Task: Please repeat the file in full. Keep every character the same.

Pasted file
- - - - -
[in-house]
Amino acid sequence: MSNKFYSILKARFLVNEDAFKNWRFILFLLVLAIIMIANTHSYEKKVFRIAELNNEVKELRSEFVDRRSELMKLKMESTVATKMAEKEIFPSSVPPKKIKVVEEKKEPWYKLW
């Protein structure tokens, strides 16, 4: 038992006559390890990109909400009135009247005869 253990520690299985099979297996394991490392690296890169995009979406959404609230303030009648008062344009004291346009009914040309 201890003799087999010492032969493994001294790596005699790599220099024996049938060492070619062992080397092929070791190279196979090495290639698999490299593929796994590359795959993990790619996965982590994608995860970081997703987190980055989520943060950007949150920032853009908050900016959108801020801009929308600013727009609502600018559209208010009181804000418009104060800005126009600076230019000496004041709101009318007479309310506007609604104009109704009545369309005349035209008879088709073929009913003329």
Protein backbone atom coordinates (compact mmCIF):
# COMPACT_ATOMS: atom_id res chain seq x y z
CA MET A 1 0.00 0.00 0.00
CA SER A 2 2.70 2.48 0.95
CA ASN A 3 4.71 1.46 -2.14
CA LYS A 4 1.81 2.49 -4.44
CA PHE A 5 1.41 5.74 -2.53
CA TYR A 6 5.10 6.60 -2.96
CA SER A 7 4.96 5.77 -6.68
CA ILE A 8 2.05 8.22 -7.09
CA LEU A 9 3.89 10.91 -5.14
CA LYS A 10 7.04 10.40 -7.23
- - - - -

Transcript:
[in-house]
Amino acid sequence: MSNKFYSILKARFLVNEDAFKNWRFILFLLVLAIIMIANTHSYEKKVFRIAELNNEVKELRSEFVDRRSELMKLKMESTVATKMAEKEIFPSSVPPKKIKVVEEKKEPWYKLW
């Protein structure tokens, strides 16, 4: 038992006559390890990109909400009135009247005869 253990520690299985099979297996394991490392690296890169995009979406959404609230303030009648008062344009004291346009009914040309 201890003799087999010492032969493994001294790596005699790599220099024996049938060492070619062992080397092929070791190279196979090495290639698999490299593929796994590359795959993990790619996965982590994608995860970081997703987190980055989520943060950007949150920032853009908050900016959108801020801009929308600013727009609502600018559209208010009181804000418009104060800005126009600076230019000496004041709101009318007479309310506007609604104009109704009545369309005349035209008879088709073929009913003329």
Protein backbone atom coordinates (compact mmCIF):
# COMPACT_ATOMS: atom_id res chain seq x y z
CA MET A 1 0.00 0.00 0.00
CA SER A 2 2.70 2.48 0.95
CA ASN A 3 4.71 1.46 -2.14
CA LYS A 4 1.81 2.49 -4.44
CA PHE A 5 1.41 5.74 -2.53
CA TYR A 6 5.10 6.60 -2.96
CA SER A 7 4.96 5.77 -6.68
CA ILE A 8 2.05 8.22 -7.09
CA LEU A 9 3.89 10.91 -5.14
CA LYS A 10 7.04 10.40 -7.23